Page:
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  1. #1
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    Exclamation ipi.org: "The True Cost of Sound Recording Piracy to the U.S. Economy"

    From ipi.org, the true impact of music piracy on U.S. economy:

    The True Cost of Sound Recording Piracy to the U.S. Economy
    (Summary)
    by Stephen E. Siwek on 21/08/2007
    28 Pages

    There is little debate that U.S. sound recordings are “pirated” in vast numbers in the U.S. and in international markets. Piracy of these works harms the intellectual property owner, who loses the revenue that would have been gained had the legitimate recording been purchased. These “direct” losses, however, represent only part of the story. Piracy also causes significant and measurable harm to the “upstream” suppliers and “downstream” purchasers who also would have benefited from the sale of legitimate, copyright protected sound recordings. Indeed, the harms that flow from pirate activities produce a cascading effect throughout the economy as a whole. These harms include lost output, lost earnings, lost jobs and lost tax revenues.

    In order to alert policy makers to the magnitude of these ripple effects, this paper estimates the true impact of piracy in the sound recording industry on the overall U.S. economy. Using the RIMS II mathematical model maintained by the U.S. Bureau of Economic Analysis (BEA), this study estimates the impact of piracy in the sound recording business on the U.S. economy as a whole. The effects of music piracy on the U.S. economy are quantified in terms of lost economic output, jobs, employee earnings and tax revenue.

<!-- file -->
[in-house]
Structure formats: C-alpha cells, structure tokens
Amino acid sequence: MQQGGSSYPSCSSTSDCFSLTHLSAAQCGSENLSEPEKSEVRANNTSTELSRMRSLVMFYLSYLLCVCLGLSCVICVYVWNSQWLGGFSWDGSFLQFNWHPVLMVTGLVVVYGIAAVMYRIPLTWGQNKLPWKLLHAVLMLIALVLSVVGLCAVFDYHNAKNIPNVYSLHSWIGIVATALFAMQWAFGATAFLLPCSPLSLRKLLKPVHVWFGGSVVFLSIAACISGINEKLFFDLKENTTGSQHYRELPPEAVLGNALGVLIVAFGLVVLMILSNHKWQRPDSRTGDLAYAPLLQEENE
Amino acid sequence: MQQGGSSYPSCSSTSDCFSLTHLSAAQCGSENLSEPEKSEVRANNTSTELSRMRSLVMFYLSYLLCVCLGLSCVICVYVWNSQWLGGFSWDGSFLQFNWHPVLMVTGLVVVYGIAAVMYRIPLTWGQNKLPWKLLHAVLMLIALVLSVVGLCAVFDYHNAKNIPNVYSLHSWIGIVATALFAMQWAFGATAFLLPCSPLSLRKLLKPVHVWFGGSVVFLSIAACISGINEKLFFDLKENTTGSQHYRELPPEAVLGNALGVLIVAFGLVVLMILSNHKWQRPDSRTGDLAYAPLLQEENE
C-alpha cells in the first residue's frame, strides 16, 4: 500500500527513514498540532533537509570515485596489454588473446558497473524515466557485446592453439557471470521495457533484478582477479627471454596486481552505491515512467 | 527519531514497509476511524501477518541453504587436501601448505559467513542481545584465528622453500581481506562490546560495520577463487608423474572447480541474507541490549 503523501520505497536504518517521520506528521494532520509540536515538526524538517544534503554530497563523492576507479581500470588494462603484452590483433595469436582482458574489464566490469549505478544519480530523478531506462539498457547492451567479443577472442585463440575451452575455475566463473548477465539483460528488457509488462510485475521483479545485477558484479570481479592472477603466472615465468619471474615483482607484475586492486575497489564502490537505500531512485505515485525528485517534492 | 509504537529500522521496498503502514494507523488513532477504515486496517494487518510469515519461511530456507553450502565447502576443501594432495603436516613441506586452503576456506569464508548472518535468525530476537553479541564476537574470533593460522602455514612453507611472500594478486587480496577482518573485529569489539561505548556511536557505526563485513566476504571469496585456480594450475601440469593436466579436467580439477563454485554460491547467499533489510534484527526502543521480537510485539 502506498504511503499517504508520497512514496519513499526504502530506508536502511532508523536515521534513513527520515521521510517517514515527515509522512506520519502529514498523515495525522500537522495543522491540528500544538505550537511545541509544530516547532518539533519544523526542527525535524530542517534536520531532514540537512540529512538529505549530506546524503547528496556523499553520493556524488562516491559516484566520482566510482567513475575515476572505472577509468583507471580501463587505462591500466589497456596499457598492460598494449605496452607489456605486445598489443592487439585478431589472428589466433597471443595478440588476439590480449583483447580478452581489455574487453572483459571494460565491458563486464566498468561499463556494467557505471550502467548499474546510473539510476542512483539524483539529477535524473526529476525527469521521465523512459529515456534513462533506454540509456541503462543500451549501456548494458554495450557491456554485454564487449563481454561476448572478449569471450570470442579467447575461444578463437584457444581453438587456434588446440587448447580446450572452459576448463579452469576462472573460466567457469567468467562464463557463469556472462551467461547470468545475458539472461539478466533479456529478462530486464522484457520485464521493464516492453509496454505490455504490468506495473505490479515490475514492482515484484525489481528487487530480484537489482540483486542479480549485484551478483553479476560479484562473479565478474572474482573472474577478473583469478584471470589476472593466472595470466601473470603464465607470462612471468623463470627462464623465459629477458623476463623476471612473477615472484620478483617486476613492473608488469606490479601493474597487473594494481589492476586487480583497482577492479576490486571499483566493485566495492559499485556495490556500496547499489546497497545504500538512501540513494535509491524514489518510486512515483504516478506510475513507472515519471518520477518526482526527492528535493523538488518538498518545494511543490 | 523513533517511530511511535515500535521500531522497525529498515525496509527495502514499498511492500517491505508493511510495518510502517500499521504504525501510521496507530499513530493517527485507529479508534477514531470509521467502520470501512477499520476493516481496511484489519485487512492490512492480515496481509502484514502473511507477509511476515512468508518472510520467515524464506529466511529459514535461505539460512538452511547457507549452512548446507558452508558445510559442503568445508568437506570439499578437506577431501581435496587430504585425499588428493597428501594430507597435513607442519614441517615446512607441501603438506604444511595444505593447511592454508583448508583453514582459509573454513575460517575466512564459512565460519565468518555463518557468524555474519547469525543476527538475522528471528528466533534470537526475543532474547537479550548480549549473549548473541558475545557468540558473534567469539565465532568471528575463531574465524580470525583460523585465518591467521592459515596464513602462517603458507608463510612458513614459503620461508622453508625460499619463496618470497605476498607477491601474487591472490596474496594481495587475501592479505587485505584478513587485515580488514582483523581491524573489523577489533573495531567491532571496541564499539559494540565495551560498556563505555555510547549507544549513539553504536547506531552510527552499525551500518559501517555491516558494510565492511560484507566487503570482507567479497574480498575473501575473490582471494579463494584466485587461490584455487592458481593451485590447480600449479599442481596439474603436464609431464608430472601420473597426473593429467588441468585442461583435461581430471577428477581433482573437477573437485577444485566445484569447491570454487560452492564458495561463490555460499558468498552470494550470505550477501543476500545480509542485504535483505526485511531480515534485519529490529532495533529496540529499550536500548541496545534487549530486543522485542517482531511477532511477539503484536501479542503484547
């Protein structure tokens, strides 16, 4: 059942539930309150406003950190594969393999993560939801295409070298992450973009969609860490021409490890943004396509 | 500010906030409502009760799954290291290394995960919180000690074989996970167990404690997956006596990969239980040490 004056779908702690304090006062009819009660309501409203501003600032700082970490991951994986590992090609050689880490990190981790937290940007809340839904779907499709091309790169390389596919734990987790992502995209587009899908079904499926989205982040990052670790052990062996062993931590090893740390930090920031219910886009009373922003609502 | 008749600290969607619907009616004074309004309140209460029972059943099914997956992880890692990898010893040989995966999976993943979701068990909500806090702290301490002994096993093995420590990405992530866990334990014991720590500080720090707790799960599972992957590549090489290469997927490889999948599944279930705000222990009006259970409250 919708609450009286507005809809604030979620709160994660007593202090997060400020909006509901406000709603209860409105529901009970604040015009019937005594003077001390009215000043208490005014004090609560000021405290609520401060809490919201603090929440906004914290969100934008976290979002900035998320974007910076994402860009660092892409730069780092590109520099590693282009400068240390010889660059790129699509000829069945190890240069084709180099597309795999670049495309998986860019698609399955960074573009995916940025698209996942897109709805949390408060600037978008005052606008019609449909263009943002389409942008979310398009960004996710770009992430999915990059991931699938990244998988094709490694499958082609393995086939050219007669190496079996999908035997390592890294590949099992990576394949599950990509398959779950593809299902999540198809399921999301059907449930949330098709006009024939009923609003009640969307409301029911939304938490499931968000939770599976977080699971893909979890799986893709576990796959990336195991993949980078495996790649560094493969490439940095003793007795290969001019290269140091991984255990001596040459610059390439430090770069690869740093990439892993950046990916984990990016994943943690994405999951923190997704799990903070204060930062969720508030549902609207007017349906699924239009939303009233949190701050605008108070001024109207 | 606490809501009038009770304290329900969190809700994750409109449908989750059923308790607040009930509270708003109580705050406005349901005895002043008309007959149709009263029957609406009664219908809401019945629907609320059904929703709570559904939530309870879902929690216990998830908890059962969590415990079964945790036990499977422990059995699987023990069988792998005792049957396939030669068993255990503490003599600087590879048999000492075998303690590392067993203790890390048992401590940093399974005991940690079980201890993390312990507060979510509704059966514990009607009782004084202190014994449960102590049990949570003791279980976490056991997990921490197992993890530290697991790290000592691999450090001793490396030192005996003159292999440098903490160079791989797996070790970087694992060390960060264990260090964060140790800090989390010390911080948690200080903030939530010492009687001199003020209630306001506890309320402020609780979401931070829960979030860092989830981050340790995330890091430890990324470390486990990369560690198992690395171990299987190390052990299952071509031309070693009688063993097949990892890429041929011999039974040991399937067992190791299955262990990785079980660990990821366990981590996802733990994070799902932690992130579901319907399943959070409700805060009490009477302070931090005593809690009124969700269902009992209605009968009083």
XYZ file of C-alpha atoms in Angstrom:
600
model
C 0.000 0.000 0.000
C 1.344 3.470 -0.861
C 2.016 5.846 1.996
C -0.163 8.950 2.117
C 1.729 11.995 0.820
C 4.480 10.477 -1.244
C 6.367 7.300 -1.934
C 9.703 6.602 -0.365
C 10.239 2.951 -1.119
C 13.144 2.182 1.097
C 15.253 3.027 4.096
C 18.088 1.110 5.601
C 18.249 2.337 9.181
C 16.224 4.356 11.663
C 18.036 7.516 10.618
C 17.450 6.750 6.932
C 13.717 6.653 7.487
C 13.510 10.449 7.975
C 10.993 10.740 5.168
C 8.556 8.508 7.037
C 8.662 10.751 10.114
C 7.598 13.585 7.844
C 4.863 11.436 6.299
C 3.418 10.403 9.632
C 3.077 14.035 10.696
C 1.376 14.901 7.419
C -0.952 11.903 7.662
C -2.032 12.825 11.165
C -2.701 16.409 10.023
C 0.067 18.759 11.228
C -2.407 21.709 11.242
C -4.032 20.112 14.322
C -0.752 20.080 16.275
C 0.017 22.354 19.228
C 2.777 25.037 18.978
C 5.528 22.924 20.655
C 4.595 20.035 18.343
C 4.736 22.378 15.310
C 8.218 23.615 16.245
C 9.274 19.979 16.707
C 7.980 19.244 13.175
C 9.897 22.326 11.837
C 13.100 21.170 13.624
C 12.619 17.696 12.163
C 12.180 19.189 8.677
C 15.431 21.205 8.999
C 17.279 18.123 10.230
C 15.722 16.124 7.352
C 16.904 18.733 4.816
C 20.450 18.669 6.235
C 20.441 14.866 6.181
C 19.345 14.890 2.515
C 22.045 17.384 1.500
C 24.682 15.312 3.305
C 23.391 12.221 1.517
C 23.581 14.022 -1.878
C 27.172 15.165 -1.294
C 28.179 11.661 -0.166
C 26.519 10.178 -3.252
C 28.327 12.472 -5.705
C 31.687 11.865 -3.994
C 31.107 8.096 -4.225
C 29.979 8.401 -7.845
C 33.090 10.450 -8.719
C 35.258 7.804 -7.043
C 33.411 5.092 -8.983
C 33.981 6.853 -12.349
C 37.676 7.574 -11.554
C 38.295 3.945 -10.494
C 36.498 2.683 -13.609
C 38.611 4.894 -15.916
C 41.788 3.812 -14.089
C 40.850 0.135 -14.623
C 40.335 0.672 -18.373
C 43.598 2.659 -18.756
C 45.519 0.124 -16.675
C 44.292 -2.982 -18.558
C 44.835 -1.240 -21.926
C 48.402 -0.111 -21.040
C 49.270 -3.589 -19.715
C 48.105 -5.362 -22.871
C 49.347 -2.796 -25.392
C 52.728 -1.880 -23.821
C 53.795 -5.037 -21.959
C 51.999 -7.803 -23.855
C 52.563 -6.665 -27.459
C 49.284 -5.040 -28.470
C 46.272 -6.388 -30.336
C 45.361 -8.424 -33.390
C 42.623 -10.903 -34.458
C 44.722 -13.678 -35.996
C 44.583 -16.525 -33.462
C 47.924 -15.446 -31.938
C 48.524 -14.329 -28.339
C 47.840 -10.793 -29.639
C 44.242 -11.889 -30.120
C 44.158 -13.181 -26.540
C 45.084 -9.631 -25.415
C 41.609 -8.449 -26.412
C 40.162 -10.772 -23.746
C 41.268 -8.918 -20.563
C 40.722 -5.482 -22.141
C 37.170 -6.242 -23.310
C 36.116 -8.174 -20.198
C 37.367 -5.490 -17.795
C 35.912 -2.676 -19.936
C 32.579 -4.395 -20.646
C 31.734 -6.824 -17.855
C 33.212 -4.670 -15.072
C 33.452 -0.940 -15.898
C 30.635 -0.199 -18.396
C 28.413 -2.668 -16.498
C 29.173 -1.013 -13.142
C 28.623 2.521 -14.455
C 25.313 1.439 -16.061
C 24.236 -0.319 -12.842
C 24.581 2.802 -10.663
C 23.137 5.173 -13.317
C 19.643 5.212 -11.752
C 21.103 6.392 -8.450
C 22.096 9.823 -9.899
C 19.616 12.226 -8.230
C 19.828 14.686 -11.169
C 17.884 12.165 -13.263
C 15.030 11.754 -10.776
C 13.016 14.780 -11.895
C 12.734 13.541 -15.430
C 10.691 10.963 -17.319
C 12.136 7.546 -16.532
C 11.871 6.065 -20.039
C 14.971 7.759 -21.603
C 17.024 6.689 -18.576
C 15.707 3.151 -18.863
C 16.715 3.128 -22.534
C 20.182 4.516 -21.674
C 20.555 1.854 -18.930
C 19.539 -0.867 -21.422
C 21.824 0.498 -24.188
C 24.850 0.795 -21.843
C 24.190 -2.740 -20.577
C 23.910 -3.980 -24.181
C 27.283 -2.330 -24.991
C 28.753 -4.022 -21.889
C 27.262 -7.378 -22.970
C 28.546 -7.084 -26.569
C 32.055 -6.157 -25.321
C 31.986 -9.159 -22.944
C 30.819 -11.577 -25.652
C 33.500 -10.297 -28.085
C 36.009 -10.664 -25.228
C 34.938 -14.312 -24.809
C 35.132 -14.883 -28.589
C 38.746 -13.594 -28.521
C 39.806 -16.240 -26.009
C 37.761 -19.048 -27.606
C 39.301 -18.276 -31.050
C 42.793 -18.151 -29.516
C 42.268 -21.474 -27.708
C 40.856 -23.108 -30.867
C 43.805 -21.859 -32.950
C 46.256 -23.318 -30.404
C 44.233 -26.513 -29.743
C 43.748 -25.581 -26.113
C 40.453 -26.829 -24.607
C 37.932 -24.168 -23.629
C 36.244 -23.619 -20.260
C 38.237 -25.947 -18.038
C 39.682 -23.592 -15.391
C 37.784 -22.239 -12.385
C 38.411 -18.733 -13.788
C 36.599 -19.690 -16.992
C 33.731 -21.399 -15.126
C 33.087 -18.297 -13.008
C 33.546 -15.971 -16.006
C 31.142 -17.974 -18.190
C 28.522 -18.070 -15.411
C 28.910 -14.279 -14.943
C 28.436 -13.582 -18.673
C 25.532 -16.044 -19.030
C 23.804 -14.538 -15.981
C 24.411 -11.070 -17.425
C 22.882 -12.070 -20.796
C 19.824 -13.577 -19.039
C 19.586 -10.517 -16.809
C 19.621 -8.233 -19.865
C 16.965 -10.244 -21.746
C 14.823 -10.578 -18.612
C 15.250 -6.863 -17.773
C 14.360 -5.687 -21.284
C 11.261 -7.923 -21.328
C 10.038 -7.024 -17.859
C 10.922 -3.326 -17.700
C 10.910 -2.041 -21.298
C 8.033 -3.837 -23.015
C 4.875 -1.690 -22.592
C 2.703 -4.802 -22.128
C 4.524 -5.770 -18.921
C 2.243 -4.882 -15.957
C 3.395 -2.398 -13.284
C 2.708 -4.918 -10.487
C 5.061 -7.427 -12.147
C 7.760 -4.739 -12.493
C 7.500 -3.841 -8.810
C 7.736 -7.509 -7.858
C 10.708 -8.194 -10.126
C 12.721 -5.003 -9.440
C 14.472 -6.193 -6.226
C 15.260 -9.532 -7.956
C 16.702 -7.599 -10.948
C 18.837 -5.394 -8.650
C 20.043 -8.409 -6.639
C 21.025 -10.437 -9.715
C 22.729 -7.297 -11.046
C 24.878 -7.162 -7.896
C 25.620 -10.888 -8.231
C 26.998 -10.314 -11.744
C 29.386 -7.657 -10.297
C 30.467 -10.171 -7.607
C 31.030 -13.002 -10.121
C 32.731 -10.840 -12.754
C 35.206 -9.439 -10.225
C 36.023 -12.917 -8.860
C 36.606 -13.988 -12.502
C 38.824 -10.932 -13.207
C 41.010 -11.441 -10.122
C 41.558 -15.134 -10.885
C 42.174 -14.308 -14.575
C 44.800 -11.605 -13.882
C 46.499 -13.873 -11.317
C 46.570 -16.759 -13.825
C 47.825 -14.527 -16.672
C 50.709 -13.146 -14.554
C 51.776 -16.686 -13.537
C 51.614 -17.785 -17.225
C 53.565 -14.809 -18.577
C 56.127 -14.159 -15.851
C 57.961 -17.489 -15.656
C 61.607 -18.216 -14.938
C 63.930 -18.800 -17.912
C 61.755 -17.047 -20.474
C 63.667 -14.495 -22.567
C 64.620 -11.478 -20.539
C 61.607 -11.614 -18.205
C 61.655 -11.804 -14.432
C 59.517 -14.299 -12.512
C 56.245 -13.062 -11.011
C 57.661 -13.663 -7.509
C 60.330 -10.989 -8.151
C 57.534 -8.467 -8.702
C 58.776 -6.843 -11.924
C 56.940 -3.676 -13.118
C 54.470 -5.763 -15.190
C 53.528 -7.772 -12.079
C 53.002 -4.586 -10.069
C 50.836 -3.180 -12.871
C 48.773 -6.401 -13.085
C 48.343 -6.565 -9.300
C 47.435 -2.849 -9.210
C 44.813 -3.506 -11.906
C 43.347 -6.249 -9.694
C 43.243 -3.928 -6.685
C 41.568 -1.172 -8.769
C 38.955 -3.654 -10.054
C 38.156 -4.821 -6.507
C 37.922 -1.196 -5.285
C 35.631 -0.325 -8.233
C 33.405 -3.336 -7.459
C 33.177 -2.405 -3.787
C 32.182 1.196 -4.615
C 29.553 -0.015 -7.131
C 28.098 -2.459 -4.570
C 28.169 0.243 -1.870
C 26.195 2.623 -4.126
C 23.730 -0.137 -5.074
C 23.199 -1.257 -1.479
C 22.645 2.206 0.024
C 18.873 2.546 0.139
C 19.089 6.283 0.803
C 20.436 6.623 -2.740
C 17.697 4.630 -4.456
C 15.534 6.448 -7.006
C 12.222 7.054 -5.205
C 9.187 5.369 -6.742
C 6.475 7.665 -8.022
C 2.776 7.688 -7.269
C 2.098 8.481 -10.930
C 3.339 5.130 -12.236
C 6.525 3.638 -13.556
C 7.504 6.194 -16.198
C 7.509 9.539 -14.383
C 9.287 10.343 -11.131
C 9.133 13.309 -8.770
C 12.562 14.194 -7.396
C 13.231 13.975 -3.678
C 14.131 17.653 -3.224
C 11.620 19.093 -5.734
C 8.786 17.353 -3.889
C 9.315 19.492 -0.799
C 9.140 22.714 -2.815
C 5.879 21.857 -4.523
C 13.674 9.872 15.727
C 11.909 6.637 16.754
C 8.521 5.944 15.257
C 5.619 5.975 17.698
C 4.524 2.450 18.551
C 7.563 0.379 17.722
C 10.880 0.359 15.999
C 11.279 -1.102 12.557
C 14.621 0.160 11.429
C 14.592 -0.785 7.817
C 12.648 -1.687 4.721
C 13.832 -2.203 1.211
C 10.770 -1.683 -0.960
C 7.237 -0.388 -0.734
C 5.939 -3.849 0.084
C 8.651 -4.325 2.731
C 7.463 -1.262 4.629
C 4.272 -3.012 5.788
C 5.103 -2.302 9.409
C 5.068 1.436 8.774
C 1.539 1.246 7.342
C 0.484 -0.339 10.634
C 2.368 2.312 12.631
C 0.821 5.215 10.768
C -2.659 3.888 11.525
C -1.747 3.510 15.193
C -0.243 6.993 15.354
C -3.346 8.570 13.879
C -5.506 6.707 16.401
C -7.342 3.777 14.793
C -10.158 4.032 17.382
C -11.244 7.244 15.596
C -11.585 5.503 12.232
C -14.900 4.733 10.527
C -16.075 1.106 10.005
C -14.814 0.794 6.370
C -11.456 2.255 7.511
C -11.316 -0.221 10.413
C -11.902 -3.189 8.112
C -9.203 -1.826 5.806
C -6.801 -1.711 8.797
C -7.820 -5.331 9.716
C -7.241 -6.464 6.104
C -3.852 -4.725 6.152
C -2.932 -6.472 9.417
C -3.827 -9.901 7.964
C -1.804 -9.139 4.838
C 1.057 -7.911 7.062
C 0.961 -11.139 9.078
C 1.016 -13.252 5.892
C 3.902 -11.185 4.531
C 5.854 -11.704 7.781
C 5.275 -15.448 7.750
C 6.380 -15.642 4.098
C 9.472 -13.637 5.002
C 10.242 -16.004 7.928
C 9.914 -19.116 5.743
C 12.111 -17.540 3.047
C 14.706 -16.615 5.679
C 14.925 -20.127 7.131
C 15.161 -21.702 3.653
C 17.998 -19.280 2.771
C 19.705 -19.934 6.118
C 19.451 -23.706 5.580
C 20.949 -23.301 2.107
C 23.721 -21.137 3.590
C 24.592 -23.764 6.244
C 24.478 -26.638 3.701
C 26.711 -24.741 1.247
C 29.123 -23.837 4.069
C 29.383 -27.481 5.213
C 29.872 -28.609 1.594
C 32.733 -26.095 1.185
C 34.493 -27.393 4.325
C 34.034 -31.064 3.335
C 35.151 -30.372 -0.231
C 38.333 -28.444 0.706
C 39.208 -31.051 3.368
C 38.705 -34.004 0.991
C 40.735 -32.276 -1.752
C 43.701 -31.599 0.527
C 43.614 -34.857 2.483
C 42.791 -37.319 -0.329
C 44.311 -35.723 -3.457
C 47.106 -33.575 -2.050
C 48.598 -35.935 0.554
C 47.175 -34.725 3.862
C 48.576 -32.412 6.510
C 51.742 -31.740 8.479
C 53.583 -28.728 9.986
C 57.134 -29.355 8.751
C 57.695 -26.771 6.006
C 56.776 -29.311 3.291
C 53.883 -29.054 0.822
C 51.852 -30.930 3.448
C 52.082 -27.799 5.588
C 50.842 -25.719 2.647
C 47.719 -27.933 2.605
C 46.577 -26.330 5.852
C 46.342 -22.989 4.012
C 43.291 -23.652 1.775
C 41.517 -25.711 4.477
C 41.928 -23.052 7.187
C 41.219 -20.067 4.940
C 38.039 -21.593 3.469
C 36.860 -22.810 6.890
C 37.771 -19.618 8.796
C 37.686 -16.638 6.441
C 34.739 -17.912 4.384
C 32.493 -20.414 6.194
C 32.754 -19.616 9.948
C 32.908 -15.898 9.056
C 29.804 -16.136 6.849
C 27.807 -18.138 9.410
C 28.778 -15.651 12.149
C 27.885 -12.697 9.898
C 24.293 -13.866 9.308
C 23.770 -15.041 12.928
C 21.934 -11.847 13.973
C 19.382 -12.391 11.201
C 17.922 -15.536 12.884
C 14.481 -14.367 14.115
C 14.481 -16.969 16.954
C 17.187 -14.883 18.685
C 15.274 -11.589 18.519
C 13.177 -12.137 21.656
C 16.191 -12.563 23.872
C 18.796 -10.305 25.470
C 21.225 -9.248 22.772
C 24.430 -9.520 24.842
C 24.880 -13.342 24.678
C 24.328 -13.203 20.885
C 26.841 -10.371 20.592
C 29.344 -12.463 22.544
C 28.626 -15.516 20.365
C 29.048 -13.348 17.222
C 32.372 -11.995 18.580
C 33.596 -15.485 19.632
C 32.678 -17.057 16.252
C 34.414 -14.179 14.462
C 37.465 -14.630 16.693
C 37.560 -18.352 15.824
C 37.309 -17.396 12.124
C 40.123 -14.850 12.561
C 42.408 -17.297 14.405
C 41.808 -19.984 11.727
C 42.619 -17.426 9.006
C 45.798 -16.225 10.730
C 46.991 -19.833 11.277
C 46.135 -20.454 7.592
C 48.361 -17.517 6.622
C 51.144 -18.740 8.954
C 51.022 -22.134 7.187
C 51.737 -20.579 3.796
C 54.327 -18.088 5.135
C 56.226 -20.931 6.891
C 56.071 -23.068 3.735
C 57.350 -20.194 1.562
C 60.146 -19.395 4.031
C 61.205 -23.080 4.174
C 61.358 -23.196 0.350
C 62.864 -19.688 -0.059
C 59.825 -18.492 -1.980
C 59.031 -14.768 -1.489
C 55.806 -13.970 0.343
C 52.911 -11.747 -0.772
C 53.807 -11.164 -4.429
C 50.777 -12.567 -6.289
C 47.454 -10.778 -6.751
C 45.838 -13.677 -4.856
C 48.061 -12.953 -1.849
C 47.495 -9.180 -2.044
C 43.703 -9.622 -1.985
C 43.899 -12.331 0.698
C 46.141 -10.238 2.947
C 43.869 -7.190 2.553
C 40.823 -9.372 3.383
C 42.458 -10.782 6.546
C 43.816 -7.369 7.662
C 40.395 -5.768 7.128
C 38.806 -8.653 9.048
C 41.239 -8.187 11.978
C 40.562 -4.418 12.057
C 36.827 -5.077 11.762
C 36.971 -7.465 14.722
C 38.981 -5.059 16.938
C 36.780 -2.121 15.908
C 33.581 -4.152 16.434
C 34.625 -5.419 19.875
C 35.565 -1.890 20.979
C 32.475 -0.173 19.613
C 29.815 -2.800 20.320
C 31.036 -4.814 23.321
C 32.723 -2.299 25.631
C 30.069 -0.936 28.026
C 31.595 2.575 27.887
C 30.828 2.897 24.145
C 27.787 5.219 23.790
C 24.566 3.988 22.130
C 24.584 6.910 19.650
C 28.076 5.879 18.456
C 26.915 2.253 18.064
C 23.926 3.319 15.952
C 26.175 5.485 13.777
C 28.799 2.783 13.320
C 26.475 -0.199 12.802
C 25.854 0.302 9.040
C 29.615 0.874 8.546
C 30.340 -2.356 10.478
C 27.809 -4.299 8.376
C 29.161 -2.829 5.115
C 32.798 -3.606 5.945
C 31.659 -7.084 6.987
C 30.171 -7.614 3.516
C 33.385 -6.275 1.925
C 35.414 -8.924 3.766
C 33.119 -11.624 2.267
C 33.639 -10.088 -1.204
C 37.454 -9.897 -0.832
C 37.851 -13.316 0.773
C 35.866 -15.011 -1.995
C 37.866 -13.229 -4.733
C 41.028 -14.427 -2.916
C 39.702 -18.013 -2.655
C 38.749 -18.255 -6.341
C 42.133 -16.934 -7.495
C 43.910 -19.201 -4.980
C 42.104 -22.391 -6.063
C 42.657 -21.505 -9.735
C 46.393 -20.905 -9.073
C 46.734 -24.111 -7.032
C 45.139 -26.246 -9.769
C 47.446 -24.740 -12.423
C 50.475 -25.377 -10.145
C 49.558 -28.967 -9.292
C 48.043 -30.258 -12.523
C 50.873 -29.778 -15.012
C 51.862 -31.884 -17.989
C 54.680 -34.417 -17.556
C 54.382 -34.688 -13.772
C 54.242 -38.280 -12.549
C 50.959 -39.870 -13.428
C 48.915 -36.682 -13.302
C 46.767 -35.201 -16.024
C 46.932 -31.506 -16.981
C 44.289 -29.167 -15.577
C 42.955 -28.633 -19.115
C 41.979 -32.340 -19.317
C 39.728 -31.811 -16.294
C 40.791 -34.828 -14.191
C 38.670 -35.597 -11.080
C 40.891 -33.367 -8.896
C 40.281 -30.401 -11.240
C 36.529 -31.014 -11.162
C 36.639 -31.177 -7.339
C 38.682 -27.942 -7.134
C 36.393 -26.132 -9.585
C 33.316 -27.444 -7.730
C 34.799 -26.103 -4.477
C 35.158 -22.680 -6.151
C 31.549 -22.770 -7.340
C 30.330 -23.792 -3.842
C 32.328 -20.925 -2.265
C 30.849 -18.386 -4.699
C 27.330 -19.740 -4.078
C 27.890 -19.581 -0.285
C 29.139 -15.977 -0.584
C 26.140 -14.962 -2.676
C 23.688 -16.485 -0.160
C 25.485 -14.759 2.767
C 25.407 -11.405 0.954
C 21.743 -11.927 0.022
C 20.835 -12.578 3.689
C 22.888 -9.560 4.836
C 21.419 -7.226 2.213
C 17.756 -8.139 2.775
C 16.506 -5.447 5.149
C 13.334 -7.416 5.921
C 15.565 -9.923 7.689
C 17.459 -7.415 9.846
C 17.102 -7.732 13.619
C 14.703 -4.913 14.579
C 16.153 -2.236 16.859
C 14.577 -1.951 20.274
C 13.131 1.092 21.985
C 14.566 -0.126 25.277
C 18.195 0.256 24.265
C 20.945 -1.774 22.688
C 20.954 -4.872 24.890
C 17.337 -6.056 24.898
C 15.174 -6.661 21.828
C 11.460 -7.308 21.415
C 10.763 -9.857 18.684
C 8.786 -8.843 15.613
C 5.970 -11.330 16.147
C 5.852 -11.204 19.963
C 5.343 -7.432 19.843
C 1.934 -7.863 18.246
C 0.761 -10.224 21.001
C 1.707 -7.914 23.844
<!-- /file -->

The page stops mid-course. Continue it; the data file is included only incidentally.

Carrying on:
The true cost of sound recording piracy far exceeds its impact on U.S. producers and distributors of sound recordings. Piracy harms not only the owners of intellectual property but also U.S. consumers and taxpayers.

    Specifically, the analysis demonstrates that:

    a. As a consequence of global and U.S.-based piracy of sound recordings, the U.S. economy loses $12.5 billion in total output annually. Output includes revenue and related measures of economic performance.

    b. As a result of sound recording piracy, the U.S. economy loses 71,060 jobs. Of this amount, 26,860 jobs would have been added in the sound recording industry or in downstream retail industries, while 44,200 jobs would have been added in other U.S. industries.

    c. Because of sound recording piracy, U.S. workers lose $2.7 billion in earnings annually. Of this total, $1.1 billion would have been earned by workers in the sound recording industry or in downstream retail industries while $1.6 billion would have been earned by workers in other U.S. industries.

    d. As a consequence of piracy, U.S. federal, state and local governments lose a minimum of $422 million in tax revenues annually. Of this amount, $291 million represents lost personal income taxes while $131 million is lost corporate income and production taxes.

    As policy makers turn their attention to the viability of the U.S. economy in the global marketplace, it seems obvious that the problem of music piracy should be afforded a high place on the policy agenda in coming years.
    On the linked webpage you can download the PDF file (full version I suppose).

    Thanks to baquia.com

  2. #2
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    sorry, i work for the government and eventhough it sounds alot to us, $12.5 billion dollars is just a drop in the bucket. hell, the contract i am working with the Air Force on is worth $15billion, and we have less than 1000 people on the contract.

    not to mention , granted i didn't read the report, but i would wager that most of the jobs that are 'displaced' by piracy, are the jobs the 16yr kids have at the local Sam Goody or Music Mart.
    "I hate to advocate weird chemicals, alcohol, violence or insanity to anyone …
    but they've always worked for me,"

    Hunter S.Thompson

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